As a business person you will come across various management and accounting reports, but perhaps the most important is the Profit and Loss Account. It will inform your decisions when you take on a pub, run the pub and sell your interest on.
What is a Profit and Loss Account (sometimes called an Operating Statement)?
Just like any accounting document it is a snapshot in time and is always historic. In it’ simplest form it is a table that shows how much you take in sales, what it costs to make those sales and how much profit or loss you make on those sales.
Why is it important?
Your Profit & Loss Account (P&L) is the fundamental management tool you will employ to assess your profitability over a period of time (i.e. weekly, monthly, periodically, quarterly, annually, or cumulatively).
What do I need to build a P&L?
You will need accurate details of your sales (bars, food, other income and AWP /machine income); accurate details of your direct costs of sales (the costs of the drinks, food and other things you sell) and finally an accurate record of all the spending your business has for all its overheads (rent, insurance, staff etc).
How do I make sense of it and then use that information?
The easiest way to understand your P&L is to understand four things:
- P&L are all net of VAT at the prevailing rate (as you will be collecting VAT on your sales for HMRC and claiming back VAT on your expenses from HMRC) and these “ex-VAT” figures are the most important.
- What your sales and their costs are, the difference being your Gross Margin.
- What your business spends on everything apart from your costs of sales, the Overhead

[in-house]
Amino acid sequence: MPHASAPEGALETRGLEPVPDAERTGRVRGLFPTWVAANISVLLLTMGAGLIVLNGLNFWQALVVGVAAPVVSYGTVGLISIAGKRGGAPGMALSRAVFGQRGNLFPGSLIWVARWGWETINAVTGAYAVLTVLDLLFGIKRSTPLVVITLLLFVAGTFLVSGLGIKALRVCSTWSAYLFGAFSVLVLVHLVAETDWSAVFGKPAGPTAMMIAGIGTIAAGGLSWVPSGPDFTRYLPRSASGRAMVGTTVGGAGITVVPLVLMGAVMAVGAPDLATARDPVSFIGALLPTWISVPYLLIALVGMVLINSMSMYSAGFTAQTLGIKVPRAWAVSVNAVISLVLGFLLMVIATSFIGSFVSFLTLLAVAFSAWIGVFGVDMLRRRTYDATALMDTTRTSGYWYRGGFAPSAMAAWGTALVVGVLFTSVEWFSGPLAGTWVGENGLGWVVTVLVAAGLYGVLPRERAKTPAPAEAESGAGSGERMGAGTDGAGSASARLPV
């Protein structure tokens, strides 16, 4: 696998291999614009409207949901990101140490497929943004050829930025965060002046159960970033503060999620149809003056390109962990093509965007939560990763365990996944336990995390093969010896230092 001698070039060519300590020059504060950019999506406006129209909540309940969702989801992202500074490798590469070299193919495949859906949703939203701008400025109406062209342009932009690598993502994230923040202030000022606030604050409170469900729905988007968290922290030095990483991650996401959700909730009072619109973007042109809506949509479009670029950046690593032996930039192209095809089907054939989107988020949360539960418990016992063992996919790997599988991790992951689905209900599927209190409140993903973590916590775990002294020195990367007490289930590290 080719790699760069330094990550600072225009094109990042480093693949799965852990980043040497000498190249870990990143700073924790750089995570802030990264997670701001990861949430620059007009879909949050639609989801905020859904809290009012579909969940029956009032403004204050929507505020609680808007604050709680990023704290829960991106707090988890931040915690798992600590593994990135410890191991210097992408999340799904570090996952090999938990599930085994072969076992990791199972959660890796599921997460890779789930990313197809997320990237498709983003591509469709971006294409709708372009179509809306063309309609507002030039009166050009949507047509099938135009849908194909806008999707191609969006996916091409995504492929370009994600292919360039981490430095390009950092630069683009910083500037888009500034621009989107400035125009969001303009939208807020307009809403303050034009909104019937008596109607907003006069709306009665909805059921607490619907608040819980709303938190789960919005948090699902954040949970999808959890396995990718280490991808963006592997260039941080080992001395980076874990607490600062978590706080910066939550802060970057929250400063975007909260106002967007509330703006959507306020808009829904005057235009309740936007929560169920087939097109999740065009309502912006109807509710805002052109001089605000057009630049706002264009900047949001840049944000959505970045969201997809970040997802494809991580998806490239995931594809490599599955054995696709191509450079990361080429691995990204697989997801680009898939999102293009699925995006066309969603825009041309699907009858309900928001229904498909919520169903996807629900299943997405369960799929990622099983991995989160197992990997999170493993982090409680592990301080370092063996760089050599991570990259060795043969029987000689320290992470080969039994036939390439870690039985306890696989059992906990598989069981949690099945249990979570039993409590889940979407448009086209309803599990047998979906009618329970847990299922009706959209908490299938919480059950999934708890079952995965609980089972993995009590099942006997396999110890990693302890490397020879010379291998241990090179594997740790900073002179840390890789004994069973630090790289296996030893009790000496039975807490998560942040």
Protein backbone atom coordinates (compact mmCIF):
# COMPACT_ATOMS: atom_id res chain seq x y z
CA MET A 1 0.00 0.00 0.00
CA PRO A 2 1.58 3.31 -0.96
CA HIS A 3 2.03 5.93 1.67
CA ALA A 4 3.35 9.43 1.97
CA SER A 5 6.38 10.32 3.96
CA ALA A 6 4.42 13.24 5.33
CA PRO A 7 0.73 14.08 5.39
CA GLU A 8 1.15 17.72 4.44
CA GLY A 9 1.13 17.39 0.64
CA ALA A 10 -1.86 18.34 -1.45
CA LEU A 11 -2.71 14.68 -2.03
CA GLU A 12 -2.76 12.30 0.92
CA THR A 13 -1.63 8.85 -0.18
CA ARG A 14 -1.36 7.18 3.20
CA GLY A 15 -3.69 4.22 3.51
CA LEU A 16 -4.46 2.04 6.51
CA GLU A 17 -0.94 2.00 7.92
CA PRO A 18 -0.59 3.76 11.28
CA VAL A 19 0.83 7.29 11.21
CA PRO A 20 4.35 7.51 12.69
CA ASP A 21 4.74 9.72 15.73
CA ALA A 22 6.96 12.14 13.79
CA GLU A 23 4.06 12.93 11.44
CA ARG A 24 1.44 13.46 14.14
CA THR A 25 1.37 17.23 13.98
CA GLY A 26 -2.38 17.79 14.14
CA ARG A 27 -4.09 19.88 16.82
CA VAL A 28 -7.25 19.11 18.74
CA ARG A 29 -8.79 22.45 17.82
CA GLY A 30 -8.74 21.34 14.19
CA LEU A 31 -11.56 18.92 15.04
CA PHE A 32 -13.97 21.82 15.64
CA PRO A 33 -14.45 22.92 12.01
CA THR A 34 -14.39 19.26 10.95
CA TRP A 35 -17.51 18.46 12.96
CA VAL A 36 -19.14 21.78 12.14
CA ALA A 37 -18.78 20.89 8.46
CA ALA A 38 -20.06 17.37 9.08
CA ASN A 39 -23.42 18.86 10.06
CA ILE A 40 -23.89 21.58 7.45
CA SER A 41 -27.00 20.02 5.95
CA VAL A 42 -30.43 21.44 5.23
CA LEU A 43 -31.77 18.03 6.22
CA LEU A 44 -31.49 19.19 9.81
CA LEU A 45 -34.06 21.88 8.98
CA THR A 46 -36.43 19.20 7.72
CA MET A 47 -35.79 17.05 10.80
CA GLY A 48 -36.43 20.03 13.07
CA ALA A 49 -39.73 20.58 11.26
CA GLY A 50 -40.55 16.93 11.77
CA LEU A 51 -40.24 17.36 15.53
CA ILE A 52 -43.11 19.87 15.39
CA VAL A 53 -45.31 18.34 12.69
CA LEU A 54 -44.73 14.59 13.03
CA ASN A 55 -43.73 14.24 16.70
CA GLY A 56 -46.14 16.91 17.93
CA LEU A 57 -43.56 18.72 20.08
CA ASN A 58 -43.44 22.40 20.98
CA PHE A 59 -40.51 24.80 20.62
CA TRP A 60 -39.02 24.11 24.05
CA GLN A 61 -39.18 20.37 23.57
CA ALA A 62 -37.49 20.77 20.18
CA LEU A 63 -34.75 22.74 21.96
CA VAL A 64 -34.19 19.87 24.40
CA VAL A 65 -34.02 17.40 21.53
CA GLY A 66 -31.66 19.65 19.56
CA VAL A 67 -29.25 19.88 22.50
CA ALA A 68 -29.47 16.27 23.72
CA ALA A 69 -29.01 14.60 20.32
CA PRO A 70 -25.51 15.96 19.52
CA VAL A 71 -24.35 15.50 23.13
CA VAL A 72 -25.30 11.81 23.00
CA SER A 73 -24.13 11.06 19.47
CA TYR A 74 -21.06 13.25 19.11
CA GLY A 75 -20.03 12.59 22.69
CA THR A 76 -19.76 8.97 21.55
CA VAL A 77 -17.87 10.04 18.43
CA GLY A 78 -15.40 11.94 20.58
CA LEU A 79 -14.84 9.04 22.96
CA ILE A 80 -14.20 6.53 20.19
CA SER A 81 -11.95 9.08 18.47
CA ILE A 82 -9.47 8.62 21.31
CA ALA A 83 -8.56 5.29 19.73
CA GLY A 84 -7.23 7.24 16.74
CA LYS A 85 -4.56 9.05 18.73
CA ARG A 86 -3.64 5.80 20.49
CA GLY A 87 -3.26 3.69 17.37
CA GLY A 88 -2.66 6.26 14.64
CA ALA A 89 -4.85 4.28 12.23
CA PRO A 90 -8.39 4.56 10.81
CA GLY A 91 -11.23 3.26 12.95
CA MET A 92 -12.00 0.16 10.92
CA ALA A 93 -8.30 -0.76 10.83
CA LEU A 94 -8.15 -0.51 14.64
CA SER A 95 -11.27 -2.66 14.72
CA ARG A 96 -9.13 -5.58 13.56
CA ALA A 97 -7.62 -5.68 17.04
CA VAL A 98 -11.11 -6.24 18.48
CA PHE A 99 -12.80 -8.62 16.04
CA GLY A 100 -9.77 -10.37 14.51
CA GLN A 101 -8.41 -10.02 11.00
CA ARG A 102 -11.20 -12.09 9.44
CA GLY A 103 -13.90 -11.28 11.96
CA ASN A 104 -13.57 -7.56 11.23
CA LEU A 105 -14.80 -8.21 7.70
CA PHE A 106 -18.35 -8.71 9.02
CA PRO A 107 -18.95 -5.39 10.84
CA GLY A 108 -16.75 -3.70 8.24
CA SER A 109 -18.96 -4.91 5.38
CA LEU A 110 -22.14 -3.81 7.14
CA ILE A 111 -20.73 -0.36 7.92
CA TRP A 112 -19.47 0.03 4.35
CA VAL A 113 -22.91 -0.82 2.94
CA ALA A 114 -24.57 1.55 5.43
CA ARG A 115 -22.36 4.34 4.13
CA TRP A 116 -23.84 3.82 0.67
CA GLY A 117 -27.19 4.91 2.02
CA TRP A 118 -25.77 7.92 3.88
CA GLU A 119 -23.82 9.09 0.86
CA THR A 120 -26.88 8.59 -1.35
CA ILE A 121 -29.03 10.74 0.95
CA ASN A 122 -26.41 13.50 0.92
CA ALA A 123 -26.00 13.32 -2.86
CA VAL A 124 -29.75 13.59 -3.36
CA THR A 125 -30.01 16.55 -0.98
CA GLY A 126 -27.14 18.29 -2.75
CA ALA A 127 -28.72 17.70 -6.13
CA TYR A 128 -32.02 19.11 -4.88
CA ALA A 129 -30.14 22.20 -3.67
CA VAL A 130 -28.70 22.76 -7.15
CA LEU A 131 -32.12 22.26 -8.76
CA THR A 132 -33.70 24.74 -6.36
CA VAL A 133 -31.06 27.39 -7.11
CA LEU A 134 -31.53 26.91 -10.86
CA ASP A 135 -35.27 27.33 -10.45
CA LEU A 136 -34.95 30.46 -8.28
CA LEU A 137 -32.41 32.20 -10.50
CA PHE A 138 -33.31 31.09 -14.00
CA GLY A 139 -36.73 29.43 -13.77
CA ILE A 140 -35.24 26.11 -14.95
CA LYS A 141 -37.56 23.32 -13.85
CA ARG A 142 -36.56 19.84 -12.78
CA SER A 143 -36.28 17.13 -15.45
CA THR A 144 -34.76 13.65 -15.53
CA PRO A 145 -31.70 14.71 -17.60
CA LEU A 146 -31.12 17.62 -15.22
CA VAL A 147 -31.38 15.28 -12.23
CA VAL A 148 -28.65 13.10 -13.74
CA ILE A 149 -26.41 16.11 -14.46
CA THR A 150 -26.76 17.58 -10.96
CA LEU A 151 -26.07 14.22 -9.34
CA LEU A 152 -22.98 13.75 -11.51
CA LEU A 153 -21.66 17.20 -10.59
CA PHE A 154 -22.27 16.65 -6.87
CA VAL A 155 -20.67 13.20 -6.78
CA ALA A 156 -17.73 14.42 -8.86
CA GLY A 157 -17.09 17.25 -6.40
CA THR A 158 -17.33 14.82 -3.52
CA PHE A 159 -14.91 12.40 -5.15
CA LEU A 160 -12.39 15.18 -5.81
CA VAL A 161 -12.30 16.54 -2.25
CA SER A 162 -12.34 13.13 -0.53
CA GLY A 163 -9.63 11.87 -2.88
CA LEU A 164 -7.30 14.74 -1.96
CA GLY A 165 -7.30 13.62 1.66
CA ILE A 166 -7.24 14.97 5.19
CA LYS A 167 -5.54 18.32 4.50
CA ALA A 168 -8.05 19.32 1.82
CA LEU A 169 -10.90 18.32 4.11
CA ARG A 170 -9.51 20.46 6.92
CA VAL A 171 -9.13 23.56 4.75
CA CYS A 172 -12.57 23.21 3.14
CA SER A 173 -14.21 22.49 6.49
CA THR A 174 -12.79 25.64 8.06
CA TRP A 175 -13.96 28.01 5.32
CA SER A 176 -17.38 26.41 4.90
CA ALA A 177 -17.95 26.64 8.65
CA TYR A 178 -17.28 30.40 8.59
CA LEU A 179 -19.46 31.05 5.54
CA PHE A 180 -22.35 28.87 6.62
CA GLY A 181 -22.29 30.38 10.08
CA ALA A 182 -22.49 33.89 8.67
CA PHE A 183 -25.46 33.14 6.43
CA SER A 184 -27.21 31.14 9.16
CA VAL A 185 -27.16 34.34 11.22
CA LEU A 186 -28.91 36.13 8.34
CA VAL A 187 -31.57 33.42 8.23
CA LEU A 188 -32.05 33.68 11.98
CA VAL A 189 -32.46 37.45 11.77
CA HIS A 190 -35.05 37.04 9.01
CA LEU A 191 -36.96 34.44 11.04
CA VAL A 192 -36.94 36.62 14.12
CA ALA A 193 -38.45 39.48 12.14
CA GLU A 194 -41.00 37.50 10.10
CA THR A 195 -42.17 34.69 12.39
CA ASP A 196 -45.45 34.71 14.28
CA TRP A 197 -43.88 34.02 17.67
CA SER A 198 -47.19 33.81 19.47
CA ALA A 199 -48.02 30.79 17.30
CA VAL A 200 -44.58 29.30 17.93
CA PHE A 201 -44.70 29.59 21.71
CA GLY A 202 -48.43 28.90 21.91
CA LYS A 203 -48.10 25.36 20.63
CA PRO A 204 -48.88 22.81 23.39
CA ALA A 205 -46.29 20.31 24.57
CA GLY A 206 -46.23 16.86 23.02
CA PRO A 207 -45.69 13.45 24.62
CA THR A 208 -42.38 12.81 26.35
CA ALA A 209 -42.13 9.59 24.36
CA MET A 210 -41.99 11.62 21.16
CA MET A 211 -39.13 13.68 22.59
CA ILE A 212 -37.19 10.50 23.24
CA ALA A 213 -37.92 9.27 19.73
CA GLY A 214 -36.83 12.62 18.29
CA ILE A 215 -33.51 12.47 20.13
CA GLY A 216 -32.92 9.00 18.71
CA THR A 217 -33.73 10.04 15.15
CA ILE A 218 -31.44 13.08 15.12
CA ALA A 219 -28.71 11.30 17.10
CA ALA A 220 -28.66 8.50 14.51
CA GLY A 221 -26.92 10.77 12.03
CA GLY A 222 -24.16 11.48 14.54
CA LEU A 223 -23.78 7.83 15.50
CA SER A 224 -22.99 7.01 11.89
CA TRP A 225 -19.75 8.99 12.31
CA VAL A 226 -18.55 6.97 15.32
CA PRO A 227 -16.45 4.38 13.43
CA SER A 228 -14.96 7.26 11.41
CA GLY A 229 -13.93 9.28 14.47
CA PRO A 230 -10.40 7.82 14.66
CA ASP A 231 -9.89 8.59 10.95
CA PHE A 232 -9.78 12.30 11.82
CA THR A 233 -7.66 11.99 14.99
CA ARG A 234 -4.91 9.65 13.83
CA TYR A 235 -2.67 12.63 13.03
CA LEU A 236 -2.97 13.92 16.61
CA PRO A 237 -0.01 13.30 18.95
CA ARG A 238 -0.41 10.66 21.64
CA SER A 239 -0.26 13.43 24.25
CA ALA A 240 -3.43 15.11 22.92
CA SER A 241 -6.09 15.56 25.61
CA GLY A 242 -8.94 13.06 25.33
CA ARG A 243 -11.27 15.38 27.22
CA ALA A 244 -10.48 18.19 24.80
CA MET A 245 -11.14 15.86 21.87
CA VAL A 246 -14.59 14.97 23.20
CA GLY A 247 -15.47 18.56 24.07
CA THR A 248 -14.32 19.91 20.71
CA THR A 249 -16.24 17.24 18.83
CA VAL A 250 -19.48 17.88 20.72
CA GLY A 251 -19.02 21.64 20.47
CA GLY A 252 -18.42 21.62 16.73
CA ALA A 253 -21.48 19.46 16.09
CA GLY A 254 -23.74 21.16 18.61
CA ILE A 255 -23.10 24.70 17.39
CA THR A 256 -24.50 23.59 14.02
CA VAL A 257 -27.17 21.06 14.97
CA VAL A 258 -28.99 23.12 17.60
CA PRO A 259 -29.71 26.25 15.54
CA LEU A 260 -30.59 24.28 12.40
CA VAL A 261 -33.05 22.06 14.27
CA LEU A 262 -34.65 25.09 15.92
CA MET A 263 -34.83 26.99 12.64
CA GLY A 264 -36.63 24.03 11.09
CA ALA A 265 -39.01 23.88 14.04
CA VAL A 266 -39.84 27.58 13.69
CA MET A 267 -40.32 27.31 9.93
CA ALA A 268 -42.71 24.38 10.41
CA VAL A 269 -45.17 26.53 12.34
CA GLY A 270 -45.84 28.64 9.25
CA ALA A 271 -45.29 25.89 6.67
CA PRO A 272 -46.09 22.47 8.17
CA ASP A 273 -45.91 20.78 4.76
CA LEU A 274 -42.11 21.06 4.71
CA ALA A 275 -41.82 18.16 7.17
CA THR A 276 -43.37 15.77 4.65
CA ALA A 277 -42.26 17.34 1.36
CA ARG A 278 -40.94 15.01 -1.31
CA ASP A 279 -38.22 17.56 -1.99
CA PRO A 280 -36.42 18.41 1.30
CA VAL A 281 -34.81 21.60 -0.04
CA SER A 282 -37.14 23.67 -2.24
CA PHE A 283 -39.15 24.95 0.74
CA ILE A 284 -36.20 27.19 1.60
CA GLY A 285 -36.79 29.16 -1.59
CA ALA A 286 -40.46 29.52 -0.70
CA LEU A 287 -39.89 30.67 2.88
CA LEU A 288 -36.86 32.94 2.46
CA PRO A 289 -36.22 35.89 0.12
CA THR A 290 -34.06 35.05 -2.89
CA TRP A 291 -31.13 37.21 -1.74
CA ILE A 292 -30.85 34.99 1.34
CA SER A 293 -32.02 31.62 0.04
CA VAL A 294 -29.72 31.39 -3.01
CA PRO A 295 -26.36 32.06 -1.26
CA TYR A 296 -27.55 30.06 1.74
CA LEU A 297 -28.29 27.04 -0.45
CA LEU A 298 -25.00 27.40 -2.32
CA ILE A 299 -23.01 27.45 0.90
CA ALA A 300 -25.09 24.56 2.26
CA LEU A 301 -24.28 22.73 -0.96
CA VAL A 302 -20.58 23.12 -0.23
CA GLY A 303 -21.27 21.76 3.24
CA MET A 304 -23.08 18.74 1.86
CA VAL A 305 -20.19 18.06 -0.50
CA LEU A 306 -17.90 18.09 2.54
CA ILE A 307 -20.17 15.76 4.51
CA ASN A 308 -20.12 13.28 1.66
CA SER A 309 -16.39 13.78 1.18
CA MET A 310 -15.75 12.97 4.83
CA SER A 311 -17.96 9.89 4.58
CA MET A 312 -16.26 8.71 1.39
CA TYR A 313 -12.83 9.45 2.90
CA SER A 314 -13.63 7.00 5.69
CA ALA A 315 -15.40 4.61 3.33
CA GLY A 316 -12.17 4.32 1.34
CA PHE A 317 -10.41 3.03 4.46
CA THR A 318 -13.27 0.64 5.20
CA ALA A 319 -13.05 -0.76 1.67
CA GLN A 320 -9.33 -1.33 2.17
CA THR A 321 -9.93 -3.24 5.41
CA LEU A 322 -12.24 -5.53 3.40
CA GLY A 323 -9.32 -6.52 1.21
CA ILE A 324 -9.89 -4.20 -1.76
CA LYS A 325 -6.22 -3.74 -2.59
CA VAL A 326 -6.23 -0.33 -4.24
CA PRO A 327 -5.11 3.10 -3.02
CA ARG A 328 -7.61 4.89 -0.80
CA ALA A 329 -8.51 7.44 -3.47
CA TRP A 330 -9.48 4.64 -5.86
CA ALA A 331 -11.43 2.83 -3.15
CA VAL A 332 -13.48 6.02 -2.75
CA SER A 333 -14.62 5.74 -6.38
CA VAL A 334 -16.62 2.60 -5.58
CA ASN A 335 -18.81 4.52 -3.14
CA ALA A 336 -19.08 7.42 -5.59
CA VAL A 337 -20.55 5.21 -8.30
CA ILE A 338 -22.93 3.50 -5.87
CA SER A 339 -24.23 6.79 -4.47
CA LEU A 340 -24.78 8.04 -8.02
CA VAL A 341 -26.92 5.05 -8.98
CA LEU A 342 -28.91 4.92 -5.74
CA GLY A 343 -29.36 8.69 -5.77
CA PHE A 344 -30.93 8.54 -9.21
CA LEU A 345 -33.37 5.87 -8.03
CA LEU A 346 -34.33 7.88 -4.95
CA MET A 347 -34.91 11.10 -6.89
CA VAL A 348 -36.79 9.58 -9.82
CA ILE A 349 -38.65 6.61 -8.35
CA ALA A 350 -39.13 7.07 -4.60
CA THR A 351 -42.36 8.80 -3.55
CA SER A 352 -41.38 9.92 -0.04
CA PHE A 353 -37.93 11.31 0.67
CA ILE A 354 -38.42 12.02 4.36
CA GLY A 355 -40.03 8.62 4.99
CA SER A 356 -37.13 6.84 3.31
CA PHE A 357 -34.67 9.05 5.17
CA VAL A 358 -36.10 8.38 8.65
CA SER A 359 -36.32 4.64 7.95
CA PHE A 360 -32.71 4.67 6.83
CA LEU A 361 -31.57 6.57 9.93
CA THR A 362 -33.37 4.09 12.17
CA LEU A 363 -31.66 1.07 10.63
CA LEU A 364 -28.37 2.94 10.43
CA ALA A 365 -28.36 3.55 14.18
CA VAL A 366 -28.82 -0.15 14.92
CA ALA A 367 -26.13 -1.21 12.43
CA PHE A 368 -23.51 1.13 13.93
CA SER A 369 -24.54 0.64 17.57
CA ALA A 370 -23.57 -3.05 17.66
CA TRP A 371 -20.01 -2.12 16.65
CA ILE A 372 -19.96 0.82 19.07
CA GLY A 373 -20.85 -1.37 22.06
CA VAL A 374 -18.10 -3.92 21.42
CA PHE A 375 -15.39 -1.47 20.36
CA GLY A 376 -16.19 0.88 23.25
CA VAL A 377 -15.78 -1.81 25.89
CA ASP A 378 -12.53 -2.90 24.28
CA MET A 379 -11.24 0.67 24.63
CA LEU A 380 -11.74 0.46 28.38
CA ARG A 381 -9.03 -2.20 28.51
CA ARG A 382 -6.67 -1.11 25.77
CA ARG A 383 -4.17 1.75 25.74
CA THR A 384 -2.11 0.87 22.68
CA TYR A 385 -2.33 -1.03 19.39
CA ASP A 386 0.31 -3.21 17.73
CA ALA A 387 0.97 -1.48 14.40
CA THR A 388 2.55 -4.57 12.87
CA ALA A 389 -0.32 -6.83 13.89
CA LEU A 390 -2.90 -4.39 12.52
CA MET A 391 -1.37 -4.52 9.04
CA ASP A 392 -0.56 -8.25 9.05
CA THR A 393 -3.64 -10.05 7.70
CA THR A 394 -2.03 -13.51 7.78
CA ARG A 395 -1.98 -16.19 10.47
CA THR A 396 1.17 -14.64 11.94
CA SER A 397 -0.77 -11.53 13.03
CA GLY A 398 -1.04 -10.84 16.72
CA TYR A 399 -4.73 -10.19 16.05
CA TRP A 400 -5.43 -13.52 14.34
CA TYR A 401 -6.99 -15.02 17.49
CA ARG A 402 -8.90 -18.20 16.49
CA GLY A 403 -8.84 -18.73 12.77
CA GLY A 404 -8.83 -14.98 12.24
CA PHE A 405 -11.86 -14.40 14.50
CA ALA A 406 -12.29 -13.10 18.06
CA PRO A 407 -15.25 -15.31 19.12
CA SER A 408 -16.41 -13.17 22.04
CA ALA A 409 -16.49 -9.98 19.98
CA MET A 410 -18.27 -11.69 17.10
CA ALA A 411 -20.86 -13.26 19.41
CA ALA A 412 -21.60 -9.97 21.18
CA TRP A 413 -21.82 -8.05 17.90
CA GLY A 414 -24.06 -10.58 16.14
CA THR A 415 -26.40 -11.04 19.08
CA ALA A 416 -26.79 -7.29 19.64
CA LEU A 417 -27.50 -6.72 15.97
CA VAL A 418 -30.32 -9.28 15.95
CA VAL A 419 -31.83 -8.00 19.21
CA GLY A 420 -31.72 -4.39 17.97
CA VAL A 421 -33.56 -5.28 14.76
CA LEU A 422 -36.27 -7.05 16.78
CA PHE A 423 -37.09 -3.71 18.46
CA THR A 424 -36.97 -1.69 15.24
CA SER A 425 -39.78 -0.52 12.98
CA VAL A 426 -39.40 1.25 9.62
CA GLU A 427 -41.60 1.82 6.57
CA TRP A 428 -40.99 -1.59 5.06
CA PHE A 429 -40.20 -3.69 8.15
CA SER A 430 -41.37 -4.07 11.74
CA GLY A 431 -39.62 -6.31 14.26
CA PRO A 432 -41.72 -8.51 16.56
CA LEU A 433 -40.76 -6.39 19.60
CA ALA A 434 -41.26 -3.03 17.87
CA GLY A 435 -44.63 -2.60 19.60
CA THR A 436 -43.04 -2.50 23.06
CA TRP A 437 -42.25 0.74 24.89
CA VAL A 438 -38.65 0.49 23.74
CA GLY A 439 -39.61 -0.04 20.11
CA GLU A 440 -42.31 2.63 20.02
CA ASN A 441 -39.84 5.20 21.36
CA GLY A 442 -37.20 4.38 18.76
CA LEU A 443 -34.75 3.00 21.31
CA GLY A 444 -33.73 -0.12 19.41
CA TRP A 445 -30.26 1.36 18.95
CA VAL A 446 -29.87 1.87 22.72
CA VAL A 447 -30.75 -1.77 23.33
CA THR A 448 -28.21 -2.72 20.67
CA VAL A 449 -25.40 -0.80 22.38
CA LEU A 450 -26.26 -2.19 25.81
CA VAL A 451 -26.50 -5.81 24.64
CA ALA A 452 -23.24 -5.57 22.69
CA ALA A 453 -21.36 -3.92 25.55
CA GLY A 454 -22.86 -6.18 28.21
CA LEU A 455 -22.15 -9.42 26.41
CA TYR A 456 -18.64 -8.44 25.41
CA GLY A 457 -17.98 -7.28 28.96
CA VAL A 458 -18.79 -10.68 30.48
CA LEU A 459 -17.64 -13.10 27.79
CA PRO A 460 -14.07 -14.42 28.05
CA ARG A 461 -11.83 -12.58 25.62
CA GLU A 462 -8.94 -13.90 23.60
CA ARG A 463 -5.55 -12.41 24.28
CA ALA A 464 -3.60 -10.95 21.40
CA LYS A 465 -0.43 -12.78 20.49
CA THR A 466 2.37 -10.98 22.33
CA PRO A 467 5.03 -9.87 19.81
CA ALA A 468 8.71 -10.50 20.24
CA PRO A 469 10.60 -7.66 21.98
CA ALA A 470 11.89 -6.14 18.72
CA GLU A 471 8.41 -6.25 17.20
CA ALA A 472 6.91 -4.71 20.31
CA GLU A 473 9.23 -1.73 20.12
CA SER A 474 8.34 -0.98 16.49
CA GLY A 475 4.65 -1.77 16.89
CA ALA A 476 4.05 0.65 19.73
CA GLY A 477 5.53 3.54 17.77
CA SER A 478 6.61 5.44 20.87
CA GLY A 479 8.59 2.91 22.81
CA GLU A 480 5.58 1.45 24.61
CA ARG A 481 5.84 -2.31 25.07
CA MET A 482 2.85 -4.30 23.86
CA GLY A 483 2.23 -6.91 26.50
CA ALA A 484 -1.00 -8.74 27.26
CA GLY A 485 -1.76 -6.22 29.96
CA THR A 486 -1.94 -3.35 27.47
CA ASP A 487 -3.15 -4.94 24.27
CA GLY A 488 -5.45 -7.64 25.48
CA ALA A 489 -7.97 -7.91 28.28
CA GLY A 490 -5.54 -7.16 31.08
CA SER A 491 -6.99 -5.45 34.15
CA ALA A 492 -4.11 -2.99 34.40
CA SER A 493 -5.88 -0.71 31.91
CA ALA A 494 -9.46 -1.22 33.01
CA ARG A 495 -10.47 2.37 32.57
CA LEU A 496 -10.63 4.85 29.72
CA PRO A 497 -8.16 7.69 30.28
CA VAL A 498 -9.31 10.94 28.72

- What profit or loss you have made and at what point you need to trade to breakeven (make neither a profit or a loss)
This guide will help you understand how a P&L works and what you should concentrate on to improve the profitability of a pub business. Some of the assumptions and views expressed on these outcomes of the business are valid for many types of pub businesses irrespective of style of operation or location.
Once you understand what the P&L is telling you, you can make informed decisions on how to manage your pub to achieve the maximum profit.
Sales, Cost of Sales and Gross Margin
Throughout a trading period (be it a week, a month or a year) you will need to keep an accurate record of what you sell. This means adding up all your sales from all your tills for three main sales areas: the bars, food sales and then any other sales (function room hire, raffles, etc – basically non-food and non-bar sales).
You will also need to keep a full record of how much you spend on drinks and other items such as snacks, tobacco etc for the bar and what your kitchen spends on food to sell to customers (and feed you and your staff).
Lastly record your spending on other sales, for instance prizes for raffles etc.
Similar figures are detailed for your food (Dry) and other sales.
Below this section (Sales) is recorded the amount you spend on those sales (Costs), again broken down by type of sales.
The next section deals with the difference you make on sales less their direct costs. This is the Gross Margin.
Wet Sales less, the cost of all the beer, wines, spirits, soft drinks etc leaves a gross margin. By dividing the gross margin by the sales and then multiplying the result by 100 you will get a figure that represents the percentage gross margin you have achieved on your bar sales. The same calculation can be made for food and other sales.
Maintaining the maximum level of gross margin is one of the most important tasks you, as the manager of your business, undertake. Things that affect gross margin are sales price, cost price, waste and shrinkage (theft) and if you control these items you will be well on the way to ensuring profit.
You will notice that different pubs will achieve different gross margins; for instance a free of tie pub buys its beers etc for considerably less than a tied pub so their gross margin will be greater.